Sixty years ago, Tony Chernalis decided he was not the type of guy to sit behind a desk all day, and our communities have been thanking him ever since. As a 21-year-old, he decided to drop his accounting studies and grasp an opportunity to open a butcher shop on Sicomac Avenue in Wyckoff.
His dad, William, had owned a butcher shop in North Haledon where Tony learned the trade. When William cut his hand badly, 14-year-old Tony filled in for his dad at the shop.
“Maybe that’s why he thought he wanted to be a CPA,” quips his son, Mark Chernalis.
Tony, a lifelong Wyckoff resident and graduate of Ramapo High School, was working at the shop when he met his wife, Phyllis, whose mother had opened the neighboring upholstery store.
In 1960, when they discovered a deli available in Wyckoff, Tony and his brother Bill took it over and established The Market Basket.
“Route 208 was still being built. The last exit was Cedar Hill Avenue, and I remember kids racing their cars up and down the closed section of the highway,” says Tony.
Tony had taken note of the expansive northward growth of Bergen County, the building boom of new industrial parks, and the introduction of large corporations opening in the area, namely Nabisco in Fair Lawn and IBM in Franklin Lakes. The trend was shifting for big businesses to move out of New York City and into the suburbs, bringing along the expansion of new home construction and new residents to the community.
“My dad realized there was a market for prepared foods. He was a pioneer in his time because when he started, no one else was doing it,” says Mark. Tony noticed the trends in traveling up and down Route 208 and the busyness of working families, so he started making chicken dishes and meatloaves for them to bring home. “I would call friends for recipes if I didn’t know how to make it,” laughs Tony.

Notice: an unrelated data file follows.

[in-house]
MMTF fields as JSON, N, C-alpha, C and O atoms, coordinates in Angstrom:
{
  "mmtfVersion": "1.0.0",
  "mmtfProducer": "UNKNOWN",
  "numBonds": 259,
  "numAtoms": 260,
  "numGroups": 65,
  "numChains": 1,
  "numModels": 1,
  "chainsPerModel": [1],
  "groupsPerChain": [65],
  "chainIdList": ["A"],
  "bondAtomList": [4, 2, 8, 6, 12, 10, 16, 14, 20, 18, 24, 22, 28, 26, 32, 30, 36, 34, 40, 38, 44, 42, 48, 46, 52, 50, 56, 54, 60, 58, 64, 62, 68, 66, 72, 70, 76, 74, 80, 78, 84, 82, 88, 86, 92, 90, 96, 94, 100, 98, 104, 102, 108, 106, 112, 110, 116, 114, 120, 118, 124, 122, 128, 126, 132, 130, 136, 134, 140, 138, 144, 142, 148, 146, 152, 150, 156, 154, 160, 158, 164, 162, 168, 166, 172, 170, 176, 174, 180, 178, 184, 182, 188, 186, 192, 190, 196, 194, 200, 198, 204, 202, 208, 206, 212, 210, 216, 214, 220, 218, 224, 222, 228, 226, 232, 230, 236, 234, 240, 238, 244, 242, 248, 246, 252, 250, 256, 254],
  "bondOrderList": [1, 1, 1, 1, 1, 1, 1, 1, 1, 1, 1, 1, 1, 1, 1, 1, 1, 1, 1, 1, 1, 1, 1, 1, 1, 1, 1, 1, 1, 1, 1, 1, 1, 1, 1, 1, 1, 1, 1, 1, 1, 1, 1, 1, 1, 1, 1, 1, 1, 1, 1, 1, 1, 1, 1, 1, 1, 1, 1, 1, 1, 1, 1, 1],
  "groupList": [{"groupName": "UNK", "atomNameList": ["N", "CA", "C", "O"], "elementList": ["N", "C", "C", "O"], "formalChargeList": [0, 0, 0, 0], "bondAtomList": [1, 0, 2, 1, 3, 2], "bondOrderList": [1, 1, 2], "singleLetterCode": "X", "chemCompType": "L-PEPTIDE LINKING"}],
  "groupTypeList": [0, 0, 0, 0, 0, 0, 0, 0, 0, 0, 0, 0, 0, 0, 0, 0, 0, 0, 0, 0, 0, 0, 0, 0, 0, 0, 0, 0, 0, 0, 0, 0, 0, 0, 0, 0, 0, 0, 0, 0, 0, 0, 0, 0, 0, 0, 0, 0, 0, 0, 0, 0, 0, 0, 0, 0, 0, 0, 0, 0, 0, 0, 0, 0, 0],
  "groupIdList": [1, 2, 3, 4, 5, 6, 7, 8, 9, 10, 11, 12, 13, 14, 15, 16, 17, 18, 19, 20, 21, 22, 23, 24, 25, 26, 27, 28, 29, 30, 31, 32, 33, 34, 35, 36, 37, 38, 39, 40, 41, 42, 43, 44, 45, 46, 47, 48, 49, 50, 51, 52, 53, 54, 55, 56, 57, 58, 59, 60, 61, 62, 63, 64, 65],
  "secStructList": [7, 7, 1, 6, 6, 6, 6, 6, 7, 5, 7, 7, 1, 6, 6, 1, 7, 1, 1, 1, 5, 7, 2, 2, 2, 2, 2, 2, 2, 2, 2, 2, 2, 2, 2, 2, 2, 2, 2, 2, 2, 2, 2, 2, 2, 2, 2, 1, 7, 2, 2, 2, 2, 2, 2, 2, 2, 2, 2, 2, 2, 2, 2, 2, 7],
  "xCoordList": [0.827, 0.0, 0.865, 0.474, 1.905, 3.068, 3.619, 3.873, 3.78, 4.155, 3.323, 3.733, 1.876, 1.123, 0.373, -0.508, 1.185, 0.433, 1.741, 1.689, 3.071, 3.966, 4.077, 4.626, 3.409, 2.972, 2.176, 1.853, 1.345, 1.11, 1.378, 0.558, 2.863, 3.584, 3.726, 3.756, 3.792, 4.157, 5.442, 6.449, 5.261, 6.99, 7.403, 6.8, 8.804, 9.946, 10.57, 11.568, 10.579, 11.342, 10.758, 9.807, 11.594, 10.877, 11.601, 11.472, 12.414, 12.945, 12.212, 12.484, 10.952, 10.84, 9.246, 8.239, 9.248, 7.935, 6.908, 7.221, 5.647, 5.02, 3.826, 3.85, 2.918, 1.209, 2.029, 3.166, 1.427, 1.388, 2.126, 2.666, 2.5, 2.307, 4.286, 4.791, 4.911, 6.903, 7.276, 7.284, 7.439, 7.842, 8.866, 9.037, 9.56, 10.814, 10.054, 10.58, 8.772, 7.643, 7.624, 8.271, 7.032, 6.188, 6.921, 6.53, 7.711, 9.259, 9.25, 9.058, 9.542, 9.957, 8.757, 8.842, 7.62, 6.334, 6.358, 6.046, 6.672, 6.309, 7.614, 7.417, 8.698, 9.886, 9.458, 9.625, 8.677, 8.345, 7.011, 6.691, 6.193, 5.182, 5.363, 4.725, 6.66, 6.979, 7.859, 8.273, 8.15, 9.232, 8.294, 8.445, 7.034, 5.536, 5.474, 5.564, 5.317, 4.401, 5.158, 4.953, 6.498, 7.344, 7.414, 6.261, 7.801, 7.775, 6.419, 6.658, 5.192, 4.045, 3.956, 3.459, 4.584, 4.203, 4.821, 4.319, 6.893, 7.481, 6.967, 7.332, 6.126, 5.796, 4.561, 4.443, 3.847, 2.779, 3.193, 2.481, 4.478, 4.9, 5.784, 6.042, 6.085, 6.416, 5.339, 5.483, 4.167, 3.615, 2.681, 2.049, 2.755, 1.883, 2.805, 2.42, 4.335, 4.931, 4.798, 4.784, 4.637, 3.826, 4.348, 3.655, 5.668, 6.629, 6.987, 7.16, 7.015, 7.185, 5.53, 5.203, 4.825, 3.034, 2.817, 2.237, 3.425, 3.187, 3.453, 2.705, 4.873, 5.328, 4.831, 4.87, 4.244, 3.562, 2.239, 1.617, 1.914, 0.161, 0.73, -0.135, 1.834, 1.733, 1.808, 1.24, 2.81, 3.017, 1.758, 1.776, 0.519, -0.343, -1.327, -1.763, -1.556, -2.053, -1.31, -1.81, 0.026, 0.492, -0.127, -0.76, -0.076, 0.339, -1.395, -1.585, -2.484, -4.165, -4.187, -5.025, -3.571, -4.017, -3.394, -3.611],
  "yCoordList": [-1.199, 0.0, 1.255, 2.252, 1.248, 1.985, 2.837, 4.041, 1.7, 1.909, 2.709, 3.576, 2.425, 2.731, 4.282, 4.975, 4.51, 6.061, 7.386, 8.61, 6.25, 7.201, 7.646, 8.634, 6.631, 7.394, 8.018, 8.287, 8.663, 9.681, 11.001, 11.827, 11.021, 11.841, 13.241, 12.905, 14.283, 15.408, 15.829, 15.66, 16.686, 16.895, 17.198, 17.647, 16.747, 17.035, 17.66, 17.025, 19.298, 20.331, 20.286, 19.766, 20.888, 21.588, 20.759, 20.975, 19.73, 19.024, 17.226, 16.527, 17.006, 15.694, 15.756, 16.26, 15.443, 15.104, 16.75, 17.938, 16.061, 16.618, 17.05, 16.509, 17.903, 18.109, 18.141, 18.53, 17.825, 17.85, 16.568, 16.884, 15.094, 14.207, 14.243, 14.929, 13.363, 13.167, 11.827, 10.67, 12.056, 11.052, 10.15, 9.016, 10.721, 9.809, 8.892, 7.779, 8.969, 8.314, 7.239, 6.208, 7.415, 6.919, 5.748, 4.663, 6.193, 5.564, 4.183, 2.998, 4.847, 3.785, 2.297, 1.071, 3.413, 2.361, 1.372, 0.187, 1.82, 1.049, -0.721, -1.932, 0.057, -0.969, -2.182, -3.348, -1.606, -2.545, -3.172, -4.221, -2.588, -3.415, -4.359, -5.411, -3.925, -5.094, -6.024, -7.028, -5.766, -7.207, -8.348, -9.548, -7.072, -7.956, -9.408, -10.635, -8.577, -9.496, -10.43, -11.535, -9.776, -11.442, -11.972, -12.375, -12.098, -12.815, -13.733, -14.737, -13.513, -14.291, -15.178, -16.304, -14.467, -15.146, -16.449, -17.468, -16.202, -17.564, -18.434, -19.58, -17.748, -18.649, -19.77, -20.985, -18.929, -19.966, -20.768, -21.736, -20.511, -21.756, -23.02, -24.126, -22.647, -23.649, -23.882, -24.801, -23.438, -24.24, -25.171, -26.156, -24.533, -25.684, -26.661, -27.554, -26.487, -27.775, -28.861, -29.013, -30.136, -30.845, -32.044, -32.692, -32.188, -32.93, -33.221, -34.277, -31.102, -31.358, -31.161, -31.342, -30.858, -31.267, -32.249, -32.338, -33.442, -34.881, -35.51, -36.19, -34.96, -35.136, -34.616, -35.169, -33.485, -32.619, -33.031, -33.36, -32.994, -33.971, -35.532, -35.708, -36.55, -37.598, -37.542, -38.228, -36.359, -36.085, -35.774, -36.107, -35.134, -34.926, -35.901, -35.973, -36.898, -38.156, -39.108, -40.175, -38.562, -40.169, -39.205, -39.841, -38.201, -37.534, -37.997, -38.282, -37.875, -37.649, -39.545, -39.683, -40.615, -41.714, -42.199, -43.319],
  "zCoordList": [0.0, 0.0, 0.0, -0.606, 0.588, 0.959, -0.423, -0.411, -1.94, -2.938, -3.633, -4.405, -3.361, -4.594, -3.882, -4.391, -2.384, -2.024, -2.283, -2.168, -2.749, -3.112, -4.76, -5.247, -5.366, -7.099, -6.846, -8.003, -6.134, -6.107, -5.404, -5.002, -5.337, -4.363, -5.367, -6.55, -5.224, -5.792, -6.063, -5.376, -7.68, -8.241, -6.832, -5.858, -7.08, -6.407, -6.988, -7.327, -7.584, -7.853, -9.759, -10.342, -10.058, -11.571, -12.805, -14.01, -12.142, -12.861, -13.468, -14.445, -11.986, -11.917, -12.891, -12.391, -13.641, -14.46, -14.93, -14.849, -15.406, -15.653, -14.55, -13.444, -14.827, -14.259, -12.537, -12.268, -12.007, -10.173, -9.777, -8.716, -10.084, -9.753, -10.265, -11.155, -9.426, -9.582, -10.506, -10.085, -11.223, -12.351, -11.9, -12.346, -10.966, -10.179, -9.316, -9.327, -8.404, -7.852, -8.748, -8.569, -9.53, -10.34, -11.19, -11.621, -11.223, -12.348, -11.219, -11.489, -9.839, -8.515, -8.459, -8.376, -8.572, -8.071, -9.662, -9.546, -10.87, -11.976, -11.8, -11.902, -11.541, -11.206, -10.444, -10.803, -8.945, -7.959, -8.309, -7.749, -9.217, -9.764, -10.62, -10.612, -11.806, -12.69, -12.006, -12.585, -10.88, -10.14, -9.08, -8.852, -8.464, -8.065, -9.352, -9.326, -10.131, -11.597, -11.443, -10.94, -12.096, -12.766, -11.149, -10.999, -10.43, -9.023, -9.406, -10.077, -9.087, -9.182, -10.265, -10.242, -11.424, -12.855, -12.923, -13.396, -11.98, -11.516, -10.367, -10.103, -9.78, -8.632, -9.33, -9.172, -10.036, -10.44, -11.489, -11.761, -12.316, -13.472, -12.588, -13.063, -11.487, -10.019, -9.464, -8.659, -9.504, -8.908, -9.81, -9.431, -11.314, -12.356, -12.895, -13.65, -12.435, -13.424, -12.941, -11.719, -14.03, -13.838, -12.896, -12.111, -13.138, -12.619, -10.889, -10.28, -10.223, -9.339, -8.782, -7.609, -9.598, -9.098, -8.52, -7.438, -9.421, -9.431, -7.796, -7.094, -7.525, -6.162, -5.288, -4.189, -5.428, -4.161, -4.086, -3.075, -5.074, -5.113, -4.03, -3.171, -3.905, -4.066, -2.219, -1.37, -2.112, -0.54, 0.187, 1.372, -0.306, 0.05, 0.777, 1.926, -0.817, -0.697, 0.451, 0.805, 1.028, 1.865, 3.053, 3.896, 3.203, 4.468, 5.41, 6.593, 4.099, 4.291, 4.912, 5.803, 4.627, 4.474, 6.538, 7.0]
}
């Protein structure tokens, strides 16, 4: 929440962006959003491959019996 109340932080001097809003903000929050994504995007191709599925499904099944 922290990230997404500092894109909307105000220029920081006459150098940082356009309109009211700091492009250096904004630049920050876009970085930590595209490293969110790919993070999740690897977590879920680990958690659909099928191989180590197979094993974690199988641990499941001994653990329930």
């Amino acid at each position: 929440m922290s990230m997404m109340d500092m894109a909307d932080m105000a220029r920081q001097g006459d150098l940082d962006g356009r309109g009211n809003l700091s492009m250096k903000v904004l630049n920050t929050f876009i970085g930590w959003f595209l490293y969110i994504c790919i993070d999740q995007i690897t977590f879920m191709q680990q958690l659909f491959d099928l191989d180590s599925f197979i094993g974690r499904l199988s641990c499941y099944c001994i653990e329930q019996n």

“It was an evolution moving into the catering business,” notes Mark. “One customer asked if he catered, and Tony confidently answered, ‘Sure!’” This was the start of the extensive catering business that Market Basket has built to this day.
In 1989, the family added the Franklin Lake Road store to accommodate the growth of its catering business. “We couldn’t do any more volume in our Sicomac Avenue space,” says Mark. There had previously been an Acme, Gristedes, and Kilroy’s on the Franklin Lakes property, none of which were successful. The family received some negative feedback when they began their initial negotiations; claims that they’d be unsuccessful because the larger stores had not been profitable. However, the family took the gamble and invested in building out the space.
Since then, they’ve expanded the store twice to accommodate the growing business, and invested in an off-site warehouse to manage delivery and distribution. The warehouse helped them to sustain the store when COVID hit. “We had plenty of supplies because of our huge refrigeration and storage facilities,” says Mark. “The warehouse is key to our buying power.”
The Market Basket was able to stay open throughout the pandemic and was designated by the Office of Emergency Management as an emergency food supplier.
“We do it for our customers, says Mark. “We stayed open, dealt with managing the lines, figured out the policies, and secured the necessary PPE,” says Mark's son, Zach. “When COVID first hit, no one knew the protocols for staying open. We were calling the Board of Health and the CDC; meanwhile, we were buying tons of hand sanitizer, paper towels, and toilet paper for our warehouse in order to have it all available for our customers.”